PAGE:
Federal Reserve Membership
Who Can Become
a Member of the Federal Reserve System
Any state-chartered bank (mutual or stock-formed) may become a member of the Federal Reserve System. The twelve regional Reserve Banks supervise state member banks as part of the Federal Reserve System's mandate to assure strength and stability in the nation's domestic markets and banking system. Reserve Bank supervision is carried out in partnership with the state regulators, assuring a consistent and unified regulatory environment. Regional and community banking organizations constitute the largest number of banking organizations supervised by the Federal Reserve System. Through its decentralized structure, use of emerging technology and partnerships with state regulators, the Federal Reserve has developed a risk-focused approach that is responsive and provides member banks with a high quality and efficient supervisory process.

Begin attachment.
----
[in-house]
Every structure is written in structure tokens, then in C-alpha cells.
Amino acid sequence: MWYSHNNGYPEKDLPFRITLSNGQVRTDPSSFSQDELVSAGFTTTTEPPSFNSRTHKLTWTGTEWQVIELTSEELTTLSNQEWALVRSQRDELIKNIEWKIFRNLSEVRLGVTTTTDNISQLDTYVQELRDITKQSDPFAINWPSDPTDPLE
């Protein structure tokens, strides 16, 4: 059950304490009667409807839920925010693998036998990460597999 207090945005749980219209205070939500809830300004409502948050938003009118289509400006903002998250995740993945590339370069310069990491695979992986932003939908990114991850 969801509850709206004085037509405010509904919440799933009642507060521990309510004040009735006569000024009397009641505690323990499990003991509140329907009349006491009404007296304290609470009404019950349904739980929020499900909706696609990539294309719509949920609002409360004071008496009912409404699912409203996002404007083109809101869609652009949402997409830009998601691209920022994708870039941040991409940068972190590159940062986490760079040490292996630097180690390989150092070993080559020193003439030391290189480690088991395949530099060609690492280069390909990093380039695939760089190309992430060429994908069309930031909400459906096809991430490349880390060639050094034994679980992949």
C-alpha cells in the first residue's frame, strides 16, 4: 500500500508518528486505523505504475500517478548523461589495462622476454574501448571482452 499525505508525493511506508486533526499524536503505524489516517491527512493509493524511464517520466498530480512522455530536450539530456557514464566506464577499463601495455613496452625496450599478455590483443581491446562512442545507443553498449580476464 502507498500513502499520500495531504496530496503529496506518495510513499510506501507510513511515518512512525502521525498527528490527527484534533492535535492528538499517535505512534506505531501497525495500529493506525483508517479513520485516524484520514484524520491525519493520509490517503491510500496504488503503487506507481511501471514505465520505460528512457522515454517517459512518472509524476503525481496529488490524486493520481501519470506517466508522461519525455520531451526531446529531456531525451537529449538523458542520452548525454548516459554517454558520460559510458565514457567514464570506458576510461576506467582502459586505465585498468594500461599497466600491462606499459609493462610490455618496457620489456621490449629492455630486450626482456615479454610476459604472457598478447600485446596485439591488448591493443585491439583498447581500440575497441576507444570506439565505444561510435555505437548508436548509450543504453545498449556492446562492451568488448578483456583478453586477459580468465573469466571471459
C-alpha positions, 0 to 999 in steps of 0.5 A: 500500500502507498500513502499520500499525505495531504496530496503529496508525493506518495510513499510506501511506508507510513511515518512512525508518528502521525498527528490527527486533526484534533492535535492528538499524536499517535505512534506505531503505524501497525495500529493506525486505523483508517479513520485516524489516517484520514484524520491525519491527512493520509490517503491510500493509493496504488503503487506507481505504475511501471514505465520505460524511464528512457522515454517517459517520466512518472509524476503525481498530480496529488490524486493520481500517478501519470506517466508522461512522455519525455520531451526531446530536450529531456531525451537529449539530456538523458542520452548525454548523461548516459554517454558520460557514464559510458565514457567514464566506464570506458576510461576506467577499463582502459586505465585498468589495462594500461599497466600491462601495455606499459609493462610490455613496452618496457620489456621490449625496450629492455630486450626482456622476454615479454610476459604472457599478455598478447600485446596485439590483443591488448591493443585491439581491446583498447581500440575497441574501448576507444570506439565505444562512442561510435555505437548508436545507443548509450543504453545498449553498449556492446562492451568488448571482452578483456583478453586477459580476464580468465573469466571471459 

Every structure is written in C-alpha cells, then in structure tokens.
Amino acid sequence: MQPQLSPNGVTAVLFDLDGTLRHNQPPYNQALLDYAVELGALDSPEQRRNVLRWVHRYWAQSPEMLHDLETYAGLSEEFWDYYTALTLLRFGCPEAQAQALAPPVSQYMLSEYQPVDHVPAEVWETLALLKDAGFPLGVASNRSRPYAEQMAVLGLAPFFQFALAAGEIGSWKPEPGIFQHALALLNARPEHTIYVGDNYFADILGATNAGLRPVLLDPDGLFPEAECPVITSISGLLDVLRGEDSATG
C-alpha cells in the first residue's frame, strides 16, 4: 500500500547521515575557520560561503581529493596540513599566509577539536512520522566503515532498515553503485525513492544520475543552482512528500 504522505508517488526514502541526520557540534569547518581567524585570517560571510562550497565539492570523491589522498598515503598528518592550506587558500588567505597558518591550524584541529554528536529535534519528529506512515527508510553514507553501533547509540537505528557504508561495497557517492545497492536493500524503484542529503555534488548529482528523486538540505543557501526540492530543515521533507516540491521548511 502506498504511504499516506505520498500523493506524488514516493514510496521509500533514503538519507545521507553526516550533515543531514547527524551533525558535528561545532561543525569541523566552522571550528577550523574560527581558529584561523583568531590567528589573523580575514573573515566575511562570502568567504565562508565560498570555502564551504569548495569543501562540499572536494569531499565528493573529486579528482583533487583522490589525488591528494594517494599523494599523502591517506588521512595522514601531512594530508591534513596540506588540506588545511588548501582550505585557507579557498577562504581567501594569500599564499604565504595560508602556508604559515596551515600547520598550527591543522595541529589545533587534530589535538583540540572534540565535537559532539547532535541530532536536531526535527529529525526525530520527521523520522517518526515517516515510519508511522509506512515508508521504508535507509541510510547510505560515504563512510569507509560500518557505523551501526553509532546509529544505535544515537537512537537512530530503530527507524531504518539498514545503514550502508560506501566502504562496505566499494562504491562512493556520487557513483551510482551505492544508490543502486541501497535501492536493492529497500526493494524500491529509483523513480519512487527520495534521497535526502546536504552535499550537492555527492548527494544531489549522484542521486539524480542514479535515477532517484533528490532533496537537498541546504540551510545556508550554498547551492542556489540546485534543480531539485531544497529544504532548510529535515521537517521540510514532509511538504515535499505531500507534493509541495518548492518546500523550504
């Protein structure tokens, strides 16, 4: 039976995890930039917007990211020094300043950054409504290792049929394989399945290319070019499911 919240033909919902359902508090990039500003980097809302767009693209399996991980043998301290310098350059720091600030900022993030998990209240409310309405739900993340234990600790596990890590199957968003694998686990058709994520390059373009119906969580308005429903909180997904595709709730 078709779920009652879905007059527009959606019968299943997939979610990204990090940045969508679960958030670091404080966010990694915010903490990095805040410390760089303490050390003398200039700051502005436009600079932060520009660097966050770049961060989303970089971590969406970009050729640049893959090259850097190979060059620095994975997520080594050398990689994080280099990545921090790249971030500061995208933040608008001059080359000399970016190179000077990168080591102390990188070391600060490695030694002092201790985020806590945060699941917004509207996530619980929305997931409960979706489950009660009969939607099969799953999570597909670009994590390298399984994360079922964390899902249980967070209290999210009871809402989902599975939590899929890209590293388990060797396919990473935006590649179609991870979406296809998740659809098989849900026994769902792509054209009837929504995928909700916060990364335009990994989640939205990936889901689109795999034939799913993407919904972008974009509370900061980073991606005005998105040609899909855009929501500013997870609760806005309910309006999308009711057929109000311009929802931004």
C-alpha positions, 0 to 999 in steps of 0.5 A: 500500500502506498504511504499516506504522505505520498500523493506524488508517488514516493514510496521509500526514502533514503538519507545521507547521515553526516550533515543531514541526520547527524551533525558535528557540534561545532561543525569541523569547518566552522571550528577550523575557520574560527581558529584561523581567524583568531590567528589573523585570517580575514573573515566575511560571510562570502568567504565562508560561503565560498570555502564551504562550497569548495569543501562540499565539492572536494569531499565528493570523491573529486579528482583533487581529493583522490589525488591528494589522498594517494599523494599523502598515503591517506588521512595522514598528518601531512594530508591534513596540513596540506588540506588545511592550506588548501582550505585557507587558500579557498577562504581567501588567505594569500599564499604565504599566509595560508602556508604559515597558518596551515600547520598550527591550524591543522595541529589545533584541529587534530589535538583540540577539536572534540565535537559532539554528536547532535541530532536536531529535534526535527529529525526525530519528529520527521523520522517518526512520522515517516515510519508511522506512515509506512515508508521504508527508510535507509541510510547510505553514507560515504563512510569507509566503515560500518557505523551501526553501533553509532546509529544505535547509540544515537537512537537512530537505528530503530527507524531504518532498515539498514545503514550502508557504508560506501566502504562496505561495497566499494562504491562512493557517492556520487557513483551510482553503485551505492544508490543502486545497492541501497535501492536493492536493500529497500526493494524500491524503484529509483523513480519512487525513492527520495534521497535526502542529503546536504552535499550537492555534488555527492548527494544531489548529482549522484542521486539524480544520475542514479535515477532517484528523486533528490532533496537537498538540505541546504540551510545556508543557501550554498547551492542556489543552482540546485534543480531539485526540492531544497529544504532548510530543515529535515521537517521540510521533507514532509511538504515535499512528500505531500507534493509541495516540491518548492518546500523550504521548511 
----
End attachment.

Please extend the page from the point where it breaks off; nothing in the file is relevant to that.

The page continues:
- Supervisory decisions are made at the Reserve Bank,
where officers and examiners are familiar with local
business conditions and practices.
- Bankers have ready access to the Reserve Bank officer
responsible for their institution.
- State member banks are assigned a Reserve Bank representative
to serve as the banks central point of contact
with regard to supervisory and regulatory matters.
- The Federal Reserves local supervision model
is closely aligned with the state banking
model and is supportive of the dual banking system.
- Reserve Bank examiners are available to make advisory
visits for areas of special interest such as consumer
compliance, the Bank Secrecy Act or risk management
- The Federal Reserves risk focused examinations
are tailored to a banks size and activities,
and allow examiners to balance transaction testing
with the strength of the banks risk management
- Information provided as part of the supervisory
process is clear, concise, timely and geared to meet
the banks needs.
- Federal Reserve staff have a well deserved reputation
of being professional, dedicated